Pickleball is just the beginning.

Gone are the times when active adult communities were all about bingo, board games and, on the nights when things get crazy, ballroom dancing. These days, the senior living industry recognizes that we never age out of our sense of adventure. In fact, trying new things is one of the best ways to slow cognitive decline. Pickleball has gotten all the attention, but there are a ton of options that can keep the slow fade at bay. Here are a few examples.


This tennis/ping pong/badminton mash-up seems to have taken over the world. In 2022, over 36 million people played the sport. And in a reversal of how trends usually spread, pickleball’s massive popularity started at retirement communities. It’s easy to understand why – barriers to entry are low, and the workout itself is effective without being high-impact. Now that the kids have caught on, it’s also a great multi-generational activity.


We often think of karaoke as the thing 20-somethings end up doing at the end of a long night on the town. But karaoke’s real mic drop moment comes from how it combines two of the things we know have a positive impact on health: socializing and singing, making it a sure-fire hit at active adult communities.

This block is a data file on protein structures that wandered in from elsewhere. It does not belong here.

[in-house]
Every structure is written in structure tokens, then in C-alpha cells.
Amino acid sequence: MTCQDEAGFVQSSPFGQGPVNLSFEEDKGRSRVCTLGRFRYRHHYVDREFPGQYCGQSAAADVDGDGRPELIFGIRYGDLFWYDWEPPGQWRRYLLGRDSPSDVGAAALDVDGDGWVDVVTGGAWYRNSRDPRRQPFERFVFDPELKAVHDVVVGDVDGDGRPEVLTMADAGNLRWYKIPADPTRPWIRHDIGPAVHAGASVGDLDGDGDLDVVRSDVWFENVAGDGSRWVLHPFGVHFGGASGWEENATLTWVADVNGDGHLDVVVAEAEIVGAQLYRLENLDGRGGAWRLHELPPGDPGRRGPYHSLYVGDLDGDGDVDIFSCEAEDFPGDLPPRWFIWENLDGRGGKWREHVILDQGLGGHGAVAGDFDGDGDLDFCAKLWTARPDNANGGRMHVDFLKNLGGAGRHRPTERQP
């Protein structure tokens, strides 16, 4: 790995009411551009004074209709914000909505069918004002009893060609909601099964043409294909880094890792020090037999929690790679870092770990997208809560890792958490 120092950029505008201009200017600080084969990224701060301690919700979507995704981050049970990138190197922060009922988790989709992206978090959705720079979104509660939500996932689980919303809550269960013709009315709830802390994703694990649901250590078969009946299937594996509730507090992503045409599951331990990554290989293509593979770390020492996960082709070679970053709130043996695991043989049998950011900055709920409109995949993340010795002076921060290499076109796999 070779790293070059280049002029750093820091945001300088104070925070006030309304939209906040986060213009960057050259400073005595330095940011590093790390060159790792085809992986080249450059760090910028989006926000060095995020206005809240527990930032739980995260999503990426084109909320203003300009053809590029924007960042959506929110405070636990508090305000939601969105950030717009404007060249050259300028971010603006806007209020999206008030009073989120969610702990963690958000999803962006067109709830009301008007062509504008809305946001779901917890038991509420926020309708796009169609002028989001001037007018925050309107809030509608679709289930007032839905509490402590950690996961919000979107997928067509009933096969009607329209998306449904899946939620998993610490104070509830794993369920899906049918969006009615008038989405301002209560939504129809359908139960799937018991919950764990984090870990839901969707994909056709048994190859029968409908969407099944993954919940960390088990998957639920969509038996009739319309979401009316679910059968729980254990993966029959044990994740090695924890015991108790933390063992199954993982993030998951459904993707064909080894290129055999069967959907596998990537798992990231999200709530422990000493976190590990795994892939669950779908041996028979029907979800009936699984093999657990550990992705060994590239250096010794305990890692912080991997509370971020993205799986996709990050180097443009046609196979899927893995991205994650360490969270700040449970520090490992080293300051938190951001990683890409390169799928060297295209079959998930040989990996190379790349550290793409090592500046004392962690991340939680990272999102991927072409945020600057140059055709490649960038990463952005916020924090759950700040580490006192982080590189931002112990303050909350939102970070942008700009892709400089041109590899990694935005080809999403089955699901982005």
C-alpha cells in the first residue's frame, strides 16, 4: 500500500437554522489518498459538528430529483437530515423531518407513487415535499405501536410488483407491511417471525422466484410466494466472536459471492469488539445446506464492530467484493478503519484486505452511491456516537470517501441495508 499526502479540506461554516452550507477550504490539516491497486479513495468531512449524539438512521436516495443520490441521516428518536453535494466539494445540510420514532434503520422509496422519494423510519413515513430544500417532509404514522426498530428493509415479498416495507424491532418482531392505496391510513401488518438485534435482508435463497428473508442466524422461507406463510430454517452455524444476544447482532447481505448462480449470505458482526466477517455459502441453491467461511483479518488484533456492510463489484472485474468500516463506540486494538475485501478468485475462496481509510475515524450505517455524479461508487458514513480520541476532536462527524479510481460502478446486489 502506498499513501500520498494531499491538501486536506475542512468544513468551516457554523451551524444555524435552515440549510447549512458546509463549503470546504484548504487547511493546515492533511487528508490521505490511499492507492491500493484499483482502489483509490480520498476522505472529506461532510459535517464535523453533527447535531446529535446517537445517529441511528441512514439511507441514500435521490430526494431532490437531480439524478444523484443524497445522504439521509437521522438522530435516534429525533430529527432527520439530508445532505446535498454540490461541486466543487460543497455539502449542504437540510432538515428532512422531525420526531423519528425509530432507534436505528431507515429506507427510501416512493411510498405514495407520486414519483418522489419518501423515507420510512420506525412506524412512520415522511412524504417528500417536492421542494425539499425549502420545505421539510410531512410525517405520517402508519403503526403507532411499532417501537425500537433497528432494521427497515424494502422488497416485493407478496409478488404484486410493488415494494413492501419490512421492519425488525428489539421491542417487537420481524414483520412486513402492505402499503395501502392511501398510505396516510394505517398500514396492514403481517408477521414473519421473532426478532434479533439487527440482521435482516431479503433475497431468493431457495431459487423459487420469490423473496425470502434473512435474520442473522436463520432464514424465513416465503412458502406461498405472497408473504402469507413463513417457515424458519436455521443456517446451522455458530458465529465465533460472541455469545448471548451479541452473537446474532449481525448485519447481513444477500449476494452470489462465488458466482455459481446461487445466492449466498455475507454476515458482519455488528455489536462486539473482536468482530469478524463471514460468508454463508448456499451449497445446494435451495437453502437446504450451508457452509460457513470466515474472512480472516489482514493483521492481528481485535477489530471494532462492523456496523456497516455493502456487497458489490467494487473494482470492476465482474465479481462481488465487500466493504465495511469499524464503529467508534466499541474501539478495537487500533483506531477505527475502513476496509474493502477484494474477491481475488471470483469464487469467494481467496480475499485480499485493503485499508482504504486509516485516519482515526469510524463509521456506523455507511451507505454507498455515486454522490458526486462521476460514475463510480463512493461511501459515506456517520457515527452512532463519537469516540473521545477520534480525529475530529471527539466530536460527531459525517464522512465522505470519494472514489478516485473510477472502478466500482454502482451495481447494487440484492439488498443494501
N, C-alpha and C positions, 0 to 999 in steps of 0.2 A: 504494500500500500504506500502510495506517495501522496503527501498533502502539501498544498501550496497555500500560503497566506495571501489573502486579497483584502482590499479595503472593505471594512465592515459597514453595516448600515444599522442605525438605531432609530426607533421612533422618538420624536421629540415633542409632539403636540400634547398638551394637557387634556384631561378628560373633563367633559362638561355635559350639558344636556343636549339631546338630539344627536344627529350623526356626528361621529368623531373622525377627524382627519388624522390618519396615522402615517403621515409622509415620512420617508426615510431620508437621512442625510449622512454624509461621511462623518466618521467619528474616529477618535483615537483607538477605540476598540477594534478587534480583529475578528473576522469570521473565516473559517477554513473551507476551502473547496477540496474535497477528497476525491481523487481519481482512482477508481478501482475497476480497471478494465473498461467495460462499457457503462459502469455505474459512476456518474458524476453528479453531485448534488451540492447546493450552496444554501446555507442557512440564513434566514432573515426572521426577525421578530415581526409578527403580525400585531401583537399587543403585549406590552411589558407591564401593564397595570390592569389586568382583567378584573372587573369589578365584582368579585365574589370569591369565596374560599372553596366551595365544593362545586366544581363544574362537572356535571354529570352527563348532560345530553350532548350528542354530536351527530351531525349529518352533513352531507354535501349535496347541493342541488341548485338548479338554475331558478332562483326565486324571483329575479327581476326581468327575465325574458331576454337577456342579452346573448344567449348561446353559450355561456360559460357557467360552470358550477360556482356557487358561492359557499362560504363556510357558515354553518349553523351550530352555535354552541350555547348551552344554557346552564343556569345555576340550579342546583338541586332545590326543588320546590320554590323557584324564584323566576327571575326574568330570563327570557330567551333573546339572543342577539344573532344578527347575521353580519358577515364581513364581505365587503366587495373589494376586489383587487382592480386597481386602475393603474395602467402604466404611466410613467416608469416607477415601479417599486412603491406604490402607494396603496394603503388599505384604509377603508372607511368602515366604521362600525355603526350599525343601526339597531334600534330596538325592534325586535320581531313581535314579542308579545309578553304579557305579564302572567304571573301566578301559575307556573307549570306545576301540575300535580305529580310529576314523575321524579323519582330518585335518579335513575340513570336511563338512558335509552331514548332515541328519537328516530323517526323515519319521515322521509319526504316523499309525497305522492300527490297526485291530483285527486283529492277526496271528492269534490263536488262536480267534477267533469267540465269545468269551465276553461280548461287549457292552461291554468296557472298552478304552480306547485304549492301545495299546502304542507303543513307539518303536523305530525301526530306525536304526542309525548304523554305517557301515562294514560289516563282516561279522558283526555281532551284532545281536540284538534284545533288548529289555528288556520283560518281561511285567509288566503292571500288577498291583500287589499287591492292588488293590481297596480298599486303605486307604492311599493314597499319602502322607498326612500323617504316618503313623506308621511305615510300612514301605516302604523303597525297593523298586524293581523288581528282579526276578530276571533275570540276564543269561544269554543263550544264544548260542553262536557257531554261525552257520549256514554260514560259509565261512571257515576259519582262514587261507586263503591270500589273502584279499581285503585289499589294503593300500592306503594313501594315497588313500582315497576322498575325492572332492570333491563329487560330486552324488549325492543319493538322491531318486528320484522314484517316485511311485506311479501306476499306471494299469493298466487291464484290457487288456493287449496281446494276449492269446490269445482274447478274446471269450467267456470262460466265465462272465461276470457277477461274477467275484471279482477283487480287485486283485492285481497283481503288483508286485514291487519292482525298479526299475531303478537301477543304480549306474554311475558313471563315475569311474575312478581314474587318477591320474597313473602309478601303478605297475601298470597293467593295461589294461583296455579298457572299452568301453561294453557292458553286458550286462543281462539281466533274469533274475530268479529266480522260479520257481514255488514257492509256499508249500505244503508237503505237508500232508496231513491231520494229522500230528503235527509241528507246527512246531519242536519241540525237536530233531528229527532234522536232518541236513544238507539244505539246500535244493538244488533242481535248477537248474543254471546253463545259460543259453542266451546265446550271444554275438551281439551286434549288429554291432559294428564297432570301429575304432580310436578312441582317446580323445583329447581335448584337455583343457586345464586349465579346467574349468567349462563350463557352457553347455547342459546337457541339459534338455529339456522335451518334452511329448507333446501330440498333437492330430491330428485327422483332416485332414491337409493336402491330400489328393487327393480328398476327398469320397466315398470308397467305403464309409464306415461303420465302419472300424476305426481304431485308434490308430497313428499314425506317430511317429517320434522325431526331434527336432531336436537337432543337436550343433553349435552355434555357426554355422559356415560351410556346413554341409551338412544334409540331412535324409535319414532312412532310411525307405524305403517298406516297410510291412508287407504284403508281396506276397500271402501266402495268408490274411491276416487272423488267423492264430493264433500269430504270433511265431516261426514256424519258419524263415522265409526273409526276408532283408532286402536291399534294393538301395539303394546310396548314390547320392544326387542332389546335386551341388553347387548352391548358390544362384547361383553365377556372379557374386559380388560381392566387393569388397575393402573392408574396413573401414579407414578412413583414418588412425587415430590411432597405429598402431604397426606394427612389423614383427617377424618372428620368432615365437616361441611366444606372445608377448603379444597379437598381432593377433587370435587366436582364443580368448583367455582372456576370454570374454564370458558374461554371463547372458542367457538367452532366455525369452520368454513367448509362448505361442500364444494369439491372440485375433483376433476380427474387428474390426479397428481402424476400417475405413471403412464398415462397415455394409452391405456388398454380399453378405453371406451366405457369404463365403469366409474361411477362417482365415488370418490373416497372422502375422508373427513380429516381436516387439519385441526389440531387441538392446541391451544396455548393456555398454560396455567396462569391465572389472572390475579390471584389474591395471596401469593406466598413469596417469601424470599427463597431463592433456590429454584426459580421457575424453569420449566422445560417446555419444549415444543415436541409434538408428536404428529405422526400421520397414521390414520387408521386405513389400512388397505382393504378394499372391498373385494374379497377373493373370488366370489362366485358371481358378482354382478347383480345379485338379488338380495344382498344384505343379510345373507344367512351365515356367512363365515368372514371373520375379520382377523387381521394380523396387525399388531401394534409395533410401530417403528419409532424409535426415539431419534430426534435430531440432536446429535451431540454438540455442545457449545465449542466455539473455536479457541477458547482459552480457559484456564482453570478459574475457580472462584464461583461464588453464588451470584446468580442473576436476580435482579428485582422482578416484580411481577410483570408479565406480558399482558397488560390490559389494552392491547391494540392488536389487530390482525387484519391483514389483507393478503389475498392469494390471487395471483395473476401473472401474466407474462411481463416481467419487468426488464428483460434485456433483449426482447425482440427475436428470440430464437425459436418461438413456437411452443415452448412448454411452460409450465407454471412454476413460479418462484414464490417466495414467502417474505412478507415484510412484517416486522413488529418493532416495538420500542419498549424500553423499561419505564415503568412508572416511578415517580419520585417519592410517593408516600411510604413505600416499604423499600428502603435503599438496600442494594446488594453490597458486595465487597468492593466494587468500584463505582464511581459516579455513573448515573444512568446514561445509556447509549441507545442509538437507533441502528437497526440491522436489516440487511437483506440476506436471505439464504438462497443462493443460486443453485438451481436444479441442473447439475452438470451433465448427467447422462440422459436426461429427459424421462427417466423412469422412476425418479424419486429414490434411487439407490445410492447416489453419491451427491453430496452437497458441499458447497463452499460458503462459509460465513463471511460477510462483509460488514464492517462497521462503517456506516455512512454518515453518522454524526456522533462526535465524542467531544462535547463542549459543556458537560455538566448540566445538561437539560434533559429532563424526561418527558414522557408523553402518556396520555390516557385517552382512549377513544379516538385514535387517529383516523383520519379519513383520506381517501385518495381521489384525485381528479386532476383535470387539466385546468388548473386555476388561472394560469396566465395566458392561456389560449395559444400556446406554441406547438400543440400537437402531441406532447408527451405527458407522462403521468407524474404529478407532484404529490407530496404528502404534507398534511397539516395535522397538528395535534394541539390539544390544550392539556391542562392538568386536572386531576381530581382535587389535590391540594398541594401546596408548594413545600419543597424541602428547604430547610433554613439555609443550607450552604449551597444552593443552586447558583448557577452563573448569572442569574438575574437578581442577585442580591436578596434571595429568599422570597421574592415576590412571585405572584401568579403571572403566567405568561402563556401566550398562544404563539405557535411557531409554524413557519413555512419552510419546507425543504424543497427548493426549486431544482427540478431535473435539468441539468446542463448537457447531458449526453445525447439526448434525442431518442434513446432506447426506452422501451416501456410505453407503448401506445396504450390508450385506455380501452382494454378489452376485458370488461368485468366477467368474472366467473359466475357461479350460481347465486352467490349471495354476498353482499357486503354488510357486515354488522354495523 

Virtual reality video games

Video games get a bad rap, conjuring up images of couch potato teenagers who have no contact with the outside world. But video games have real benefits for people of all ages: they’ve been shown to improve coordination, boost mood and even enhance learning. For seniors, video games – especially virtual reality – can encourage exercise, battle social isolation, and introduce a wealth of new experiences.

Group of seniors outside drinking wine

Wine tasting

They say fine wines get better with age – and wine appreciation does, too. Bring in a sommelier to set up tasting stations or even offer an expertly curated pairing dinner. In addition to the social aspects of wine tastings, there is some evidence that drinking red wine can have some health benefits for seniors, but moderation is crucial: too much and you not only lose any benefits but you can also do a great deal of damage to your health.

Writing workshops

Writing is usually a solitary, insular activity, but when you bring writers together to share their work, you increase the benefits exponentially. Studies show that writing can help seniors sleep better, fight stress and more; when practiced in a workshop setting, you also get the perks of social interaction, exposure to new perspectives and the opportunity to improve your work.

The first step in enjoying any of these activities is to discover the active adult community that is right for you. With luxurious amenities, a dynamic roster of activities and the convenience of maintenance-free living, Aspens Senior Living knows that experiencing new things never gets old. Discover life at The Aspens.